Injury recidivism in a rural ED

Ann Emerg Med. 1997 Aug;30(2):176-80. doi: 10.1016/s0196-0644(97)70139-2.


Study objective: To determine the degree of injury recidivism in our ED population and to identify indicators of injury recidivism.

Methods: We conducted a retrospective review in a university-affiliated department of emergency medicine. The study participants were patients who presented for treatment of an injury. An injury recidivist was defined as a patient who presented for treatment of two or more unique injuries during the 1-year study period. The injured population was divided into three categories: (1) those with a single injury visit, (2) those with two to three injury visits, and (3) those with four or more injury visits. Demographics, mechanism of injury, and outcome data were collected and comparative analyses performed.

Results: Of the 37,360 ED patient visits, 12,075 were injury related. Of the injury visit load, 2,838 of the 12,075 (24%) were injury recidivists. Of injured patients, 1,239 of 10,476 (12%) were recidivists. The sex distribution was similar among the groups, but the mean age decreased as the degree of recidivism increased. The degree of recidivism was higher for patients with Medicaid and for those who were uninsured. Lower mean medical charges per visit were found with increasing degree of recidivism, but the average total charges per patient increased with increasing degree of recidivism. Increasing degree of recidivism was associated with decreasing incidence of transportation-related injury but increased incidence of overexertion or intentional injuries.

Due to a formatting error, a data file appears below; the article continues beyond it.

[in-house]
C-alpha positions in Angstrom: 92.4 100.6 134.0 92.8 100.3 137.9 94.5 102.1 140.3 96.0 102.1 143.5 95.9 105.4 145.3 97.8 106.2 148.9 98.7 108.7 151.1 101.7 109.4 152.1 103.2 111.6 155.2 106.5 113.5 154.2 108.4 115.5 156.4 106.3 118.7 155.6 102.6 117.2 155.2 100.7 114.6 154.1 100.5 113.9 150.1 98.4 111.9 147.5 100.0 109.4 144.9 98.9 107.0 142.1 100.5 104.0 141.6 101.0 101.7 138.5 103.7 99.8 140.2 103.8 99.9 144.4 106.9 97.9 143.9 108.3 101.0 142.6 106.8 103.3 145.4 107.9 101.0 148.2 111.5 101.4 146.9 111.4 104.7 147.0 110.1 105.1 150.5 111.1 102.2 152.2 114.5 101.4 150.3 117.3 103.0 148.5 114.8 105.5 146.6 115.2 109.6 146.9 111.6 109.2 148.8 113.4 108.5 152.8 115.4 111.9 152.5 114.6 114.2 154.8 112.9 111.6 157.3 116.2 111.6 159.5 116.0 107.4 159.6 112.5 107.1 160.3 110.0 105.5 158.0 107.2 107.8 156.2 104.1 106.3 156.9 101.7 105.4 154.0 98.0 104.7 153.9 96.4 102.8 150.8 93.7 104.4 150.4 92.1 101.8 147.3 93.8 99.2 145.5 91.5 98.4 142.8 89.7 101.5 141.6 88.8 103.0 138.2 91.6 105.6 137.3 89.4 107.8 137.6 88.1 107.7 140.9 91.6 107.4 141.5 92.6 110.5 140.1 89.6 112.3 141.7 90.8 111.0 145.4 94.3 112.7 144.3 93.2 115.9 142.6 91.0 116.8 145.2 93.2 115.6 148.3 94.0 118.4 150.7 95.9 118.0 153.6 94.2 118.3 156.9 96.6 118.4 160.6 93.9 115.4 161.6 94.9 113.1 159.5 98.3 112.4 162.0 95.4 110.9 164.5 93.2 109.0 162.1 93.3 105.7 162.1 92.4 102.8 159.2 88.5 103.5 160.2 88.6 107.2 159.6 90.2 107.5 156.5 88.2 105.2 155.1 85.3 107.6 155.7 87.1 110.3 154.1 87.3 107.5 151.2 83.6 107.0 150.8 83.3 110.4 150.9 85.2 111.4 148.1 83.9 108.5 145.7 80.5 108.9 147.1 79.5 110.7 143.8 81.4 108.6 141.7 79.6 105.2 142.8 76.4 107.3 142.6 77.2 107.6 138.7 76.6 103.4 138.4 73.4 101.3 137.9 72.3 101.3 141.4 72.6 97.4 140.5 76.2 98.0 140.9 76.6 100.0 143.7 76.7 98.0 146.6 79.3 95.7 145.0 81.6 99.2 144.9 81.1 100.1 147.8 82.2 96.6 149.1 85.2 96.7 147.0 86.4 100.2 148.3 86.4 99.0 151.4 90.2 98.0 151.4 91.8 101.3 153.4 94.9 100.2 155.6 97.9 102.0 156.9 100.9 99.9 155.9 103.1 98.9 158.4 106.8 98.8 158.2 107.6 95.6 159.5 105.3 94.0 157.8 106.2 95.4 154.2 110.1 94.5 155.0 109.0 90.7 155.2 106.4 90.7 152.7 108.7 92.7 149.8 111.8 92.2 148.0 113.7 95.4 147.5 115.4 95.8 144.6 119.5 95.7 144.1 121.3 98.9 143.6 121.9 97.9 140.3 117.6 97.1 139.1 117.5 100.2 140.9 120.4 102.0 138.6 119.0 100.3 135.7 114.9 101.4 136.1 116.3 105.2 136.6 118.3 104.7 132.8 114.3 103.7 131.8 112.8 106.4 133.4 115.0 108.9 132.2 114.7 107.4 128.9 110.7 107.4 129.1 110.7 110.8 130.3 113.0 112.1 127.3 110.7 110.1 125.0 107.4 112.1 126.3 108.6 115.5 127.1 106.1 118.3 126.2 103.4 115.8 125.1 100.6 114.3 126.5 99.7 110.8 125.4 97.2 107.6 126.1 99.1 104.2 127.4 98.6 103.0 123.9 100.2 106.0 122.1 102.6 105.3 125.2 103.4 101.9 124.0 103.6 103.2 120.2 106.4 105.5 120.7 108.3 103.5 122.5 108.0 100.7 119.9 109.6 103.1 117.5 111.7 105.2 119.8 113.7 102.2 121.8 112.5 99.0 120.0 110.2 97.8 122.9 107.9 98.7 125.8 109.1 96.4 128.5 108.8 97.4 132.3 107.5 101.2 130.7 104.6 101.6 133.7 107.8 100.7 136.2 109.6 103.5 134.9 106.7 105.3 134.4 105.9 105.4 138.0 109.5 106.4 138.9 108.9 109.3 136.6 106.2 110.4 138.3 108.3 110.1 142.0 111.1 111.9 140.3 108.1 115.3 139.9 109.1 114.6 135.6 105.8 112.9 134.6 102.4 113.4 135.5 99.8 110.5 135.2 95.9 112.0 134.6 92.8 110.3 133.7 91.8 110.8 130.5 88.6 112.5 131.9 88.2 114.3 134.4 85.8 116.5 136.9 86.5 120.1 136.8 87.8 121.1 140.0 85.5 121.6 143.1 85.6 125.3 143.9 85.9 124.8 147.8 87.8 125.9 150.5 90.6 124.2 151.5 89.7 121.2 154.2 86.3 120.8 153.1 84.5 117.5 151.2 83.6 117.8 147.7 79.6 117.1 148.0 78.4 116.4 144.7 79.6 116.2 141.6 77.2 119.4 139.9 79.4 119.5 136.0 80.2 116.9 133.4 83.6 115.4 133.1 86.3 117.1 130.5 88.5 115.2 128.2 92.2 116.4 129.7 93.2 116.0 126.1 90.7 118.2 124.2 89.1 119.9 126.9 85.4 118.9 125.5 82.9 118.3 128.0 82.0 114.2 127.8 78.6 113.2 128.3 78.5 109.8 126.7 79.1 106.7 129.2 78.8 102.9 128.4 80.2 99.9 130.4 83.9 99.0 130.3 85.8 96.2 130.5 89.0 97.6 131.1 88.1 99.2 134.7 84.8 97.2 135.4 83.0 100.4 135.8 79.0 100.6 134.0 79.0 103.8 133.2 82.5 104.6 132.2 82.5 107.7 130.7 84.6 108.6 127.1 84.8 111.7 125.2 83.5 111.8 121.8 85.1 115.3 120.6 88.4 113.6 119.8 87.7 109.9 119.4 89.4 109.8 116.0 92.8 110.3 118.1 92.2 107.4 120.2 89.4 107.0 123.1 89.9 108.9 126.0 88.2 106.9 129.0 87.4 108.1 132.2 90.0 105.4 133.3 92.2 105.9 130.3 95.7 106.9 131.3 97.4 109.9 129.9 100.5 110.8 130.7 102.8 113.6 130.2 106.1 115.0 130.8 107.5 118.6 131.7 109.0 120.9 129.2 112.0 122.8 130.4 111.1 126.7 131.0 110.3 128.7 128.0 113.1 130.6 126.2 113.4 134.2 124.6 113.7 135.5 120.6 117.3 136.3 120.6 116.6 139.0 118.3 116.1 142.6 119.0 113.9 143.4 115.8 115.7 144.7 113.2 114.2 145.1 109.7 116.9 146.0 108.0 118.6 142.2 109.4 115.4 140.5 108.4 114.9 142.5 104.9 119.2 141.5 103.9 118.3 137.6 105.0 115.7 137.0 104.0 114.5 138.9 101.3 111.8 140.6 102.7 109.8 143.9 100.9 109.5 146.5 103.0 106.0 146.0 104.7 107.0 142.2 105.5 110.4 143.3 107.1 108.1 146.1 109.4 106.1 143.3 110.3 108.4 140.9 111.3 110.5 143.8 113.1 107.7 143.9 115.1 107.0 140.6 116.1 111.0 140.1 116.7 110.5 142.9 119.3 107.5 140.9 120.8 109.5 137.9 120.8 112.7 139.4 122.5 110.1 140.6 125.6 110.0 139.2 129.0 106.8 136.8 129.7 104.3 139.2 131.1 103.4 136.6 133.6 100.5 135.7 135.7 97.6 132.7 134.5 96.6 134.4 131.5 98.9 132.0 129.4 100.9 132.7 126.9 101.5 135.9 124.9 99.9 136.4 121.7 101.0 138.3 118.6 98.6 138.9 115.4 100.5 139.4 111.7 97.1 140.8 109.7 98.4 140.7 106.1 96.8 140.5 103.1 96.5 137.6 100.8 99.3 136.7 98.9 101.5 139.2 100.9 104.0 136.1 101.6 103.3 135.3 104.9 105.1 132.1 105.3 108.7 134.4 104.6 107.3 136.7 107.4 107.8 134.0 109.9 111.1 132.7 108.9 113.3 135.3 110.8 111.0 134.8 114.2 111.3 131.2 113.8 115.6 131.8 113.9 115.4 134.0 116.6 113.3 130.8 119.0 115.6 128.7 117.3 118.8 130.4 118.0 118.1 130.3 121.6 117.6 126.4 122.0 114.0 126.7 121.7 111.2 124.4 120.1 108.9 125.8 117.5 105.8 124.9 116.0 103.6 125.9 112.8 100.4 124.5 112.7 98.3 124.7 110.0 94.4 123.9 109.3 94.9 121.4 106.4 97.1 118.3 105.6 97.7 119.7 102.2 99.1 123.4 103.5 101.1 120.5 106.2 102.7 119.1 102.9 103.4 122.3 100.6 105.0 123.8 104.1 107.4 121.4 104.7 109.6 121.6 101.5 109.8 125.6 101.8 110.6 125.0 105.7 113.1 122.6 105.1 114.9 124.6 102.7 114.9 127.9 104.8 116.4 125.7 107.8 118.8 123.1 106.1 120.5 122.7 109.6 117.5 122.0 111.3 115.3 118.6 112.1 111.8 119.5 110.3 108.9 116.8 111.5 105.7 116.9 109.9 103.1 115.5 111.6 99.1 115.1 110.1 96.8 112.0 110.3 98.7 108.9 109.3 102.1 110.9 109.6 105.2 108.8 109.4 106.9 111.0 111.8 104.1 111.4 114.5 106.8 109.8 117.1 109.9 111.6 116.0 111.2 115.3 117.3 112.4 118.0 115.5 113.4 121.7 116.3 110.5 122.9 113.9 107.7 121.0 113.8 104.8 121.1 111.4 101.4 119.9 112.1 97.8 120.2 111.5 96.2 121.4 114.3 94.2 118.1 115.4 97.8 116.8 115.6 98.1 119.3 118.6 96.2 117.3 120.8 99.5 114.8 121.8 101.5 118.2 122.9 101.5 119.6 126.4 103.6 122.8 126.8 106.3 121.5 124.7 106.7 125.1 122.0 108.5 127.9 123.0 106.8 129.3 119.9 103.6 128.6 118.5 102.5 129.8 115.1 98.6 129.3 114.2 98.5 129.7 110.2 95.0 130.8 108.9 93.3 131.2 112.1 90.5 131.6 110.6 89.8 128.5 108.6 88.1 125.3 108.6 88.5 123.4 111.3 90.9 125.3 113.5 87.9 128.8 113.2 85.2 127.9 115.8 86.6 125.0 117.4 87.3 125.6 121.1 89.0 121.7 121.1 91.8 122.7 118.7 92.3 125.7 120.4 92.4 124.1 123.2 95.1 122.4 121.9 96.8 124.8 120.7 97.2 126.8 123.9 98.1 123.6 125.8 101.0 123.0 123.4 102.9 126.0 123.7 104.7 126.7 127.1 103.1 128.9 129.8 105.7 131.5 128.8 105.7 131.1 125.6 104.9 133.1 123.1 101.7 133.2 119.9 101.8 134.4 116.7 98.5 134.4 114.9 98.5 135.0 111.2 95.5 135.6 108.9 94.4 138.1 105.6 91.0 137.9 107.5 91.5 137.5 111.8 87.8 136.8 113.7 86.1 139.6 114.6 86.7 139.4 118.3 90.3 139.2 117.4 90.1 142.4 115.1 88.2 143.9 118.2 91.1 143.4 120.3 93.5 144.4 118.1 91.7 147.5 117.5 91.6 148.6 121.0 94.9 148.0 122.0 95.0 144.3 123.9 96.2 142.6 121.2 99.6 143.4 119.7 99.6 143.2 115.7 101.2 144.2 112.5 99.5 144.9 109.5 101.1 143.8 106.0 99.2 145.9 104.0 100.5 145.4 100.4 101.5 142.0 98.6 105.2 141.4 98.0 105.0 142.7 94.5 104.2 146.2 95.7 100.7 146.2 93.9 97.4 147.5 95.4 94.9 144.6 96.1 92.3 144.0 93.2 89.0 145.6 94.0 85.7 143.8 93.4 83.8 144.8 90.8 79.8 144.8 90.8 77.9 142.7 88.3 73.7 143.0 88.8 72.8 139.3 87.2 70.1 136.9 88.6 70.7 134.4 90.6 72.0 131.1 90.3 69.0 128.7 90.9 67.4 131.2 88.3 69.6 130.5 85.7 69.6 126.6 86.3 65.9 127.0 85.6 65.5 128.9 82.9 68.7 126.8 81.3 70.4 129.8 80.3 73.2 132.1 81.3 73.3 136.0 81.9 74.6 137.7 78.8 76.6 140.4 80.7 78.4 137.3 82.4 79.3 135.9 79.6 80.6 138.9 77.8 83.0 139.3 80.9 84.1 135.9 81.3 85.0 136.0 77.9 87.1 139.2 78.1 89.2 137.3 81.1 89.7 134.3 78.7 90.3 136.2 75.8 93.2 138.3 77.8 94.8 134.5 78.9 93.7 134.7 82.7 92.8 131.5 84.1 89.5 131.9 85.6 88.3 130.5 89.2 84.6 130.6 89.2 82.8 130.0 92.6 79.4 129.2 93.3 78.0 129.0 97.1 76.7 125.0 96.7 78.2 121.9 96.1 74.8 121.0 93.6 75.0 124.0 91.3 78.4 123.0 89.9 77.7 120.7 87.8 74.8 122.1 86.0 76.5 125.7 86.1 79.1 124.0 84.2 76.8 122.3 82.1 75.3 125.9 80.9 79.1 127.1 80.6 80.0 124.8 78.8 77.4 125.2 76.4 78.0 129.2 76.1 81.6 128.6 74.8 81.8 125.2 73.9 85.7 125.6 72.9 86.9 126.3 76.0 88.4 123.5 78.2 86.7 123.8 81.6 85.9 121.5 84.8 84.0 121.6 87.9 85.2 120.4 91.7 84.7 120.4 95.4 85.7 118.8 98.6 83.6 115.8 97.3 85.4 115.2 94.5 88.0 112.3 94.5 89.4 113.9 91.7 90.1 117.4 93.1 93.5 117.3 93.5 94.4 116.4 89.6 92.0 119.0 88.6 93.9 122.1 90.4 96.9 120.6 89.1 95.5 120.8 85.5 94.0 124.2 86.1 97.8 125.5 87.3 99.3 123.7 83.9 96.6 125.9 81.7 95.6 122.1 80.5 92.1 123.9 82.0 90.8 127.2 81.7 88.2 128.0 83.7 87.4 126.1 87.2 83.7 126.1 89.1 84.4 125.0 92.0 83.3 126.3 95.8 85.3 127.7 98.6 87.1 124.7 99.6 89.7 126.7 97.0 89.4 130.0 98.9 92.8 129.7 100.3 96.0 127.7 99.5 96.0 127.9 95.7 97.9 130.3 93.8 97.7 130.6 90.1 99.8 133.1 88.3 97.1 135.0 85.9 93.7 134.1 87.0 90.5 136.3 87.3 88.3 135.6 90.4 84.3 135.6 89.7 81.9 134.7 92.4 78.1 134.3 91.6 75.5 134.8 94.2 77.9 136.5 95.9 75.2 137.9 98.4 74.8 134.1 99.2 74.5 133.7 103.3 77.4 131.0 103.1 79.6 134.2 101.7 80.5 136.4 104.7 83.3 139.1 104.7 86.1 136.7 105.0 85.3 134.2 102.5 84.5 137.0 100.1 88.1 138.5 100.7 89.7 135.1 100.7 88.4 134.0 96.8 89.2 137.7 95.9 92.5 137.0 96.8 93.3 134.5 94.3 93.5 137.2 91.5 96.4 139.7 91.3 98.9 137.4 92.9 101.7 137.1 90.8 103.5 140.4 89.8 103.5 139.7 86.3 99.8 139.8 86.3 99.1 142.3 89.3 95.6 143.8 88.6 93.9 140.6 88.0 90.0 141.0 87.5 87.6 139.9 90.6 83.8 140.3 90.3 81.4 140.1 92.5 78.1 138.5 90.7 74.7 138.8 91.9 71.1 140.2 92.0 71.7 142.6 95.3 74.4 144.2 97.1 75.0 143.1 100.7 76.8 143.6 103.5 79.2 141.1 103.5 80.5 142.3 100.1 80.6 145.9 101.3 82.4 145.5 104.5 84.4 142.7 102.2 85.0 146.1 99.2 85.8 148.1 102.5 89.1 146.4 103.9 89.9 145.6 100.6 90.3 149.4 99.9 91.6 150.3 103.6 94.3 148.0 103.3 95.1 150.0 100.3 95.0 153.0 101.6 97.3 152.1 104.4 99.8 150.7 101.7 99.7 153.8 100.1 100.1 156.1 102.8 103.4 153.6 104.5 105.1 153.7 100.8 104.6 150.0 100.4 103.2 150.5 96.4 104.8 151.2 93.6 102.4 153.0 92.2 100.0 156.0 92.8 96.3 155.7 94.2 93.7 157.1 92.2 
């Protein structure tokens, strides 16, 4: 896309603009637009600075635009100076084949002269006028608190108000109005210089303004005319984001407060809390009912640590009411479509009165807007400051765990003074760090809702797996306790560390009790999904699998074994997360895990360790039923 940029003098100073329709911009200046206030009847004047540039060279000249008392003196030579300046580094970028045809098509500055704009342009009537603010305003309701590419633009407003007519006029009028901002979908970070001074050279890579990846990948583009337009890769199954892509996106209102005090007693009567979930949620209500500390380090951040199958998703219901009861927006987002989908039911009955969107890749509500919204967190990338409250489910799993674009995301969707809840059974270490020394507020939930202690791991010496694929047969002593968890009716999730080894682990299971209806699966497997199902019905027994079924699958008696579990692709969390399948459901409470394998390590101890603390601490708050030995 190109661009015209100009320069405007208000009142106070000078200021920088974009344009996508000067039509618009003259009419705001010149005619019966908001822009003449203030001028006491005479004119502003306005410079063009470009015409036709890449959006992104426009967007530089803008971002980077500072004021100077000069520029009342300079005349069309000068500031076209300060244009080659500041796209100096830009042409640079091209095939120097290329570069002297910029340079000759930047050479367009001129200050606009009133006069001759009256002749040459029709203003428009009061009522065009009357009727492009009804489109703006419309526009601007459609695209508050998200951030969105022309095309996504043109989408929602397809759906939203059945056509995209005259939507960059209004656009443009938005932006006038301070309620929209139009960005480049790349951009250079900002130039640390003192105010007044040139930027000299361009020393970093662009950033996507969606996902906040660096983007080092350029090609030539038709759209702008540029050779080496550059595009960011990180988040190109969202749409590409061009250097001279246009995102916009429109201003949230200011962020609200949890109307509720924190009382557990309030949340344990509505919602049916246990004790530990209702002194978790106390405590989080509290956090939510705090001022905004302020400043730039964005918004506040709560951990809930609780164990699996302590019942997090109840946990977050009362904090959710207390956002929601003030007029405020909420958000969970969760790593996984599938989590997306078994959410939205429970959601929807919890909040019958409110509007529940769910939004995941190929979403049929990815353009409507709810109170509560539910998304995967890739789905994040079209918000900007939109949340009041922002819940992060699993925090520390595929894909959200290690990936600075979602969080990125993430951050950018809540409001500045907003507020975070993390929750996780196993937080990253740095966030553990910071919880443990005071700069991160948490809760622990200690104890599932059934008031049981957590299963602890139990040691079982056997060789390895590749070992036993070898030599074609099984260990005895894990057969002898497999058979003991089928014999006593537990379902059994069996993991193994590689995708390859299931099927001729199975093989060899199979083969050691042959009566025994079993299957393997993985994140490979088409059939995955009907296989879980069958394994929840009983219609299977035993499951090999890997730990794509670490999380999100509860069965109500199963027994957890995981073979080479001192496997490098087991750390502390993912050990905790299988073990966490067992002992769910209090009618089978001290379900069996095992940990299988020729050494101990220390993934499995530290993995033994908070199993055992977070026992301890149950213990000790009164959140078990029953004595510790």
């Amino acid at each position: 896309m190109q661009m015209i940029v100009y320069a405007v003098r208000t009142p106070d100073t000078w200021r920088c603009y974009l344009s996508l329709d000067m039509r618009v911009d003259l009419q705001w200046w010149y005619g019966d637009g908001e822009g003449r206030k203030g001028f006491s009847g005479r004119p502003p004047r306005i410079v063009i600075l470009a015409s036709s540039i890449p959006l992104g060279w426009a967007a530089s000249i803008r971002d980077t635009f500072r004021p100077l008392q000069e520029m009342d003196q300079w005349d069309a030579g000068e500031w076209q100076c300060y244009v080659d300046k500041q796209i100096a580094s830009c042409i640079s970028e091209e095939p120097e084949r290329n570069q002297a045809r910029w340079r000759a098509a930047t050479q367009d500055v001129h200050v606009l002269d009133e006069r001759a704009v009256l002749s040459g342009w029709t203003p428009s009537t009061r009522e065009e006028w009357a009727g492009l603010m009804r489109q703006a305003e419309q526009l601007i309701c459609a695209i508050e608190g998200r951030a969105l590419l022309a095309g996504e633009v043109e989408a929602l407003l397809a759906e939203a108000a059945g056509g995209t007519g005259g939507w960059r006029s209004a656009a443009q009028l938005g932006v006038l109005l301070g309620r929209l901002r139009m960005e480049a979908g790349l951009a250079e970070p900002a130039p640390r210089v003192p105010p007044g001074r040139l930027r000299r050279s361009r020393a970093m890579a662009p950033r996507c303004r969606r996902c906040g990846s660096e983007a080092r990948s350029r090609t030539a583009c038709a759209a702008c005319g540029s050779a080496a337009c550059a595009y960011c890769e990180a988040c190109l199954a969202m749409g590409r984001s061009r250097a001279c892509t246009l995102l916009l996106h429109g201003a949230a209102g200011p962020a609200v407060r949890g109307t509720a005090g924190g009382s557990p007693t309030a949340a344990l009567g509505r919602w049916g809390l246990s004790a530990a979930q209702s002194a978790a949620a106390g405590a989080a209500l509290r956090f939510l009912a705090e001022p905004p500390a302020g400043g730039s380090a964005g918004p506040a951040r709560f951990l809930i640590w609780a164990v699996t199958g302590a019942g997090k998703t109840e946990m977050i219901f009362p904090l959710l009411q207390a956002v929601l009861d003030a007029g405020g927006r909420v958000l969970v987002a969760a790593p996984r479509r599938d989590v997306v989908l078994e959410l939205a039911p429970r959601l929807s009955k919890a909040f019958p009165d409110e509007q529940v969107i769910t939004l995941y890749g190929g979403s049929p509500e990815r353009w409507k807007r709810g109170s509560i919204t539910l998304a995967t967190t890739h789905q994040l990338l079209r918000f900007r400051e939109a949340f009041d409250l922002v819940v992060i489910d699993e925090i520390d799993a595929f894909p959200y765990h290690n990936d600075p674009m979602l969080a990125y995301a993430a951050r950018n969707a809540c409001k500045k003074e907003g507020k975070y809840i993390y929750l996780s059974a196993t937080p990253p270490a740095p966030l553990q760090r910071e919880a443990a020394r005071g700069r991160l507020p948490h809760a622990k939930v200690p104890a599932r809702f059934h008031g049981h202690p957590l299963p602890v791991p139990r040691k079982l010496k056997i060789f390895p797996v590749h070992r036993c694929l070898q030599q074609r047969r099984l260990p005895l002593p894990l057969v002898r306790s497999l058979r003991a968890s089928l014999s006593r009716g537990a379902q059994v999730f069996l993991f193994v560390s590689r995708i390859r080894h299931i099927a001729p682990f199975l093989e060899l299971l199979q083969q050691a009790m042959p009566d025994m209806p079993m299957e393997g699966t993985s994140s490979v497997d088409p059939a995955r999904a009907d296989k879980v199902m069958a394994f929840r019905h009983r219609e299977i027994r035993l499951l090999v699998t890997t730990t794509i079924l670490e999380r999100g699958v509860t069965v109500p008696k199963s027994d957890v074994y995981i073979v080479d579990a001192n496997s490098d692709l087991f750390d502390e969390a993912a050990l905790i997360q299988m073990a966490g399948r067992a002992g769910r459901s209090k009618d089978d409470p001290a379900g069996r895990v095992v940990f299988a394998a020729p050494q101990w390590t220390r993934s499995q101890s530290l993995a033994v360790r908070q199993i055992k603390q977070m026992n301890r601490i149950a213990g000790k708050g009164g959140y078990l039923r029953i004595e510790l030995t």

Conclusion: A small group of patients account for a significant proportion of ED injury visits. In comparison with injury patients seen once during the year, recidivists represent a younger population of lower socioeconomic status, and they are at increased risk of intentional injury.

MeSH terms

  • Adult
  • Analysis of Variance
  • Emergency Service, Hospital / statistics & numerical data*
  • Female
  • Hospitals, Rural / statistics & numerical data
  • Humans
  • Male
  • Recurrence
  • Retrospective Studies
  • United States / epidemiology
  • Wounds and Injuries / epidemiology*
  • Wounds and Injuries / etiology